Can an airline stop you from boarding a flight even if you have a valid visa? It can if the airline is Lufthansa and your name is Chrysoula Chrysogelou.
Chrysogelou’s brother had booked a flight for her from Athens to Chicago with a stopover in Munich. She says she had a valid permit through the U.S. Customs and Border Protection’s visa waiver program. Still, Lufthansa wouldn’t let her on the plane in Greece.
Her case is a reminder that you can’t be too careful about your paperwork, and that it’s important to appeal your case to a supervisor when something goes wrong.
How Lufthansa made a mistake that caused her to be denied boarding
Chrysogelou was scheduled to spend January, February and part of March in the States. Her Electronic System for Travel Authorization (ESTA) was valid until Feb. 7.
The Lufthansa gate agent in Athens, however, insisted her visa waiver needed to be valid until her return in March. She refused to allow Chrysogelou to board the flight.
“She removed my suitcase from the counter and said I must change my return ticket or not board the plane because my ESTA was expiring before my return date,” she says. “I argued the rule but she and another agent refused to listen so I had no choice but to comply with her demand to change my ticket over the phone.”
She paid 465 euros to reschedule the flight. Now Chrysogelou would have to fly back to Athens in February, a few weeks before she had planned.
Who’s right — the passenger or the airline?
So who’s right? For the answer, let’s turn to the CBP site:
Do travelers need to update their travel authorization if it will expire before they depart from the United States?
No, an ESTA is only required to be valid on the day you enter the United States. The ESTA does not need to be valid for the entire time a traveler is in the U.S. If the ESTA expires while you are in the U.S., it will not affect your admissibility or the amount of time you are permitted to remain in the U.S.
If an ESTA travel authorization expires before the traveler leaves the United States, the traveler is not required to apply for another. The traveler will need to apply for a new travel authorization through ESTA, however, for future travel.
Lufthansa is wrong. Chrysogelou is right.
So … about that 465 euros?
Asking Lufthansa for help
Chrysogelou went through the paces to get this fixed.
“We thought once we contacted customer service they would see this was their mistake,” she says. “I was wrong.”
She began appealing her case the moment she was denied boarding — at the airport, and later to customer service. She even went to our Lufthansa company contact page and emailed Sharon Murphy, the senior manager and customer relations manager for the Americas. “No response from her.”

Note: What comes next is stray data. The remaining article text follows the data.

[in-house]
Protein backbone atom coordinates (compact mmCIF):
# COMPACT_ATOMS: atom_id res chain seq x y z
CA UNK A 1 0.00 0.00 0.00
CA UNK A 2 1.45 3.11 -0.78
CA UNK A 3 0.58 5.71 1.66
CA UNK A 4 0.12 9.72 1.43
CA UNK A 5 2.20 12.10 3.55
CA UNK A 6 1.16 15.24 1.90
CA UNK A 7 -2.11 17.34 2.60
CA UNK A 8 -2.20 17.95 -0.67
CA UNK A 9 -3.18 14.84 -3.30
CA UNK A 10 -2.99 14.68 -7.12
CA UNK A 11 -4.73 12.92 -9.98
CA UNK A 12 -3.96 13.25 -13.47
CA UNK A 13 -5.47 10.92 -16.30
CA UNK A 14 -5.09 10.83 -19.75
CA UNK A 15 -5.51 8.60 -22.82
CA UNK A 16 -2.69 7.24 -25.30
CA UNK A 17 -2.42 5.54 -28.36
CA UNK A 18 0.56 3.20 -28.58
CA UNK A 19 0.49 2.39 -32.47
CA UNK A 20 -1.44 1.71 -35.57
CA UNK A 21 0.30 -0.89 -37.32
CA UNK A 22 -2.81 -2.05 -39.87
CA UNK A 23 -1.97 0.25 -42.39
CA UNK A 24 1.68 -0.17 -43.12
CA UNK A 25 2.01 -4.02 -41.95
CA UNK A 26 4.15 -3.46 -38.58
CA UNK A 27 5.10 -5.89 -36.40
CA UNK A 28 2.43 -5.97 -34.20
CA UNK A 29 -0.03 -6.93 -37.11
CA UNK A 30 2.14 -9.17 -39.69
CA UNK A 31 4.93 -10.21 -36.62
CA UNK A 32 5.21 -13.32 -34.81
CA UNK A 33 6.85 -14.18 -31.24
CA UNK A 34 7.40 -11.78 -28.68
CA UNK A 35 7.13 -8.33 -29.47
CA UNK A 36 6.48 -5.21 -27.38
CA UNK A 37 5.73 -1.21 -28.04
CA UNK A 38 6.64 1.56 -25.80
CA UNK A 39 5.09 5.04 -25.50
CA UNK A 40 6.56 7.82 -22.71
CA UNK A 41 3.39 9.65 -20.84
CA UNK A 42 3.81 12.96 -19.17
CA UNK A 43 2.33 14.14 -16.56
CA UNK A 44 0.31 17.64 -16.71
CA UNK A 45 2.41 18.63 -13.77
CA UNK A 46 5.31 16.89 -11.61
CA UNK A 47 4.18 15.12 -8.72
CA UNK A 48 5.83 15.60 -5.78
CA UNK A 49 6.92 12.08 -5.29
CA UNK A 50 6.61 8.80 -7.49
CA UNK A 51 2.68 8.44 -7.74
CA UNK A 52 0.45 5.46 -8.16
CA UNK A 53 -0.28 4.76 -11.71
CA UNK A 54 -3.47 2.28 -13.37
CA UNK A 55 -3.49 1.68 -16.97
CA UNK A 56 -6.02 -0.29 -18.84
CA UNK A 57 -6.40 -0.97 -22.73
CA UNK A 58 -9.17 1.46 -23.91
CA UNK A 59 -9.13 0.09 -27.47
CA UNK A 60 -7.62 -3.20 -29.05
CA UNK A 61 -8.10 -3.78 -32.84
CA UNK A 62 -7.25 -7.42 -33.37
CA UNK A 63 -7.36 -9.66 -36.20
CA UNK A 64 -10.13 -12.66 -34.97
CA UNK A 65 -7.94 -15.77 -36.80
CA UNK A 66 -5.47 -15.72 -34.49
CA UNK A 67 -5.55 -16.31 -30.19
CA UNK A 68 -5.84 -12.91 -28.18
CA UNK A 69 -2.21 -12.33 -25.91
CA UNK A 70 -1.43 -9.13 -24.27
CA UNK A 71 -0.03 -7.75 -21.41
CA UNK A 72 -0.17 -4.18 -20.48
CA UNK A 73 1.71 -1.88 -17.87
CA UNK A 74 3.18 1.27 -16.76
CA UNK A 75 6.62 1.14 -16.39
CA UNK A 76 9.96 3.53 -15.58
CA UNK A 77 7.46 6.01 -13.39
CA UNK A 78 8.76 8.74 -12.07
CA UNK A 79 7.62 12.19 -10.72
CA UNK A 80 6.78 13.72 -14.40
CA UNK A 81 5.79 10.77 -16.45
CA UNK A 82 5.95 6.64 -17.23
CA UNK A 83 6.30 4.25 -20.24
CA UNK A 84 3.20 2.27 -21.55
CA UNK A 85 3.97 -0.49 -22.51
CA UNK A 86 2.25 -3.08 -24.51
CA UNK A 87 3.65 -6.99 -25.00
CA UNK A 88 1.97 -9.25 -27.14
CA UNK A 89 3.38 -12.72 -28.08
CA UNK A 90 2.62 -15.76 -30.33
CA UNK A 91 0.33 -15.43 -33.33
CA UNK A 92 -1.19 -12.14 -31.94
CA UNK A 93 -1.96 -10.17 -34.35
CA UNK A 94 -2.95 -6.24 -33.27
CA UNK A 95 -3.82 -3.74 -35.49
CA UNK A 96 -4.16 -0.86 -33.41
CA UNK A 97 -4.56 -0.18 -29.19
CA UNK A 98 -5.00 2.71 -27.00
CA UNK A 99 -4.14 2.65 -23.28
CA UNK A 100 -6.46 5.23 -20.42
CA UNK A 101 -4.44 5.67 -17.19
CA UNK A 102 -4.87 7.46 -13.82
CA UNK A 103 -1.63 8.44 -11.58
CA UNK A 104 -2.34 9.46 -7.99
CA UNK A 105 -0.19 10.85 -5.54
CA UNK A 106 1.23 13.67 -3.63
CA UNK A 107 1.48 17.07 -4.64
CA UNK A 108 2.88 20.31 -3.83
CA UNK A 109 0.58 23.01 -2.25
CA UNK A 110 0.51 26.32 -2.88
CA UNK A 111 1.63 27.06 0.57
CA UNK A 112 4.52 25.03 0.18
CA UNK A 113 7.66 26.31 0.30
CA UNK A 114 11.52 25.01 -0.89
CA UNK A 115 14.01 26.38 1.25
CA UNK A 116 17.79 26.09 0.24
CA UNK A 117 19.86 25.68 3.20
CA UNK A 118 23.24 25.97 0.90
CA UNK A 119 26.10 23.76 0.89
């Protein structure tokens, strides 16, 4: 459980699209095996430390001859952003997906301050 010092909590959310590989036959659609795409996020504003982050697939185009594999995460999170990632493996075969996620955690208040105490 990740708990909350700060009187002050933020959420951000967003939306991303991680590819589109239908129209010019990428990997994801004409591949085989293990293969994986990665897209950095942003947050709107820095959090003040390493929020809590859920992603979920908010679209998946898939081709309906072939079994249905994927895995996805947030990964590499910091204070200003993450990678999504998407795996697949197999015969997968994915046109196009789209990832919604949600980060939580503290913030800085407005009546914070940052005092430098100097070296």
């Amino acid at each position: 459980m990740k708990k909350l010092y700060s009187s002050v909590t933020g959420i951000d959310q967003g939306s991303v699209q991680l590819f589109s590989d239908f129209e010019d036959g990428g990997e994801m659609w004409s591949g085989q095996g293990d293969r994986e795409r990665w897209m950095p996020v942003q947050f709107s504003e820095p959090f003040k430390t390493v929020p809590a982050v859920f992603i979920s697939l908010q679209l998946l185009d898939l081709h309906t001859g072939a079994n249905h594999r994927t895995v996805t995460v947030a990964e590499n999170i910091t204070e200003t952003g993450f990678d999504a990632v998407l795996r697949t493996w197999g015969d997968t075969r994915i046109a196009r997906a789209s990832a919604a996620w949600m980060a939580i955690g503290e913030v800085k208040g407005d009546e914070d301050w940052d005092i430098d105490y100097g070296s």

All other responses lie and say that my paperwork is my responsibility and it should be valid for all of my stays.
My sister-in-law even read the webpage aloud to them. They just give the runaround and lie.
The last communication was to “customer relation escalation” associate Jeremy was today and he sent me an email to contact the embassy. I don’t see how that relates at all. Their solution was to refund a luggage fee (due to change in ticket economy light vs. economy) and contact reservations to change my ticket for another 130+ euro rebooking fee.
Technically, Lufthansa denied her boarding and owes her 600 euros under EU 261, but at this point, Chrysogelou just wanted a refund of her change fee.
Well, she definitely did everything she could to fix this. Her next step was contacting us.
How we fixed Lufthansa’s mistake (kind of)
When our advocate, Dwayne Coward, saw Chrysogelou’s case, he assured her we would do everything we could to help.
“I feel so sad with this situation because I know that I wasn’t wrong,” she told him.
But lately, Lufthansa has been ignoring my advocacy team’s queries, so Dwayne also recommended that she take her case to the Hellenic Civil Aviation Authority, the Department of Transportation’s counterpart in Greece. I also publish a complete guide to denied boarding compensation.
It’s not clear if the Greek airline cops or our advocates got Lufthansa’s attention. But the airline quickly reversed course. It refunded 465 euros and rescheduled her flights to her original dates.
And the lesson learned? Well, that’s a tough one. Had Chrysogelou brought a printout of the ESTA article from earlier in this story, then maybe Lufthansa would have reconsidered its decision to deny her boarding. She might have appealed to a supervisor in Athens before forking over the money for a new ticket.
The best solution, though, would be for Lufthansa to educate its ticket agents on visa requirements. Because, while having the proper travel documents is the traveler’s responsibility, correctly applying the rules is the airline’s responsibility.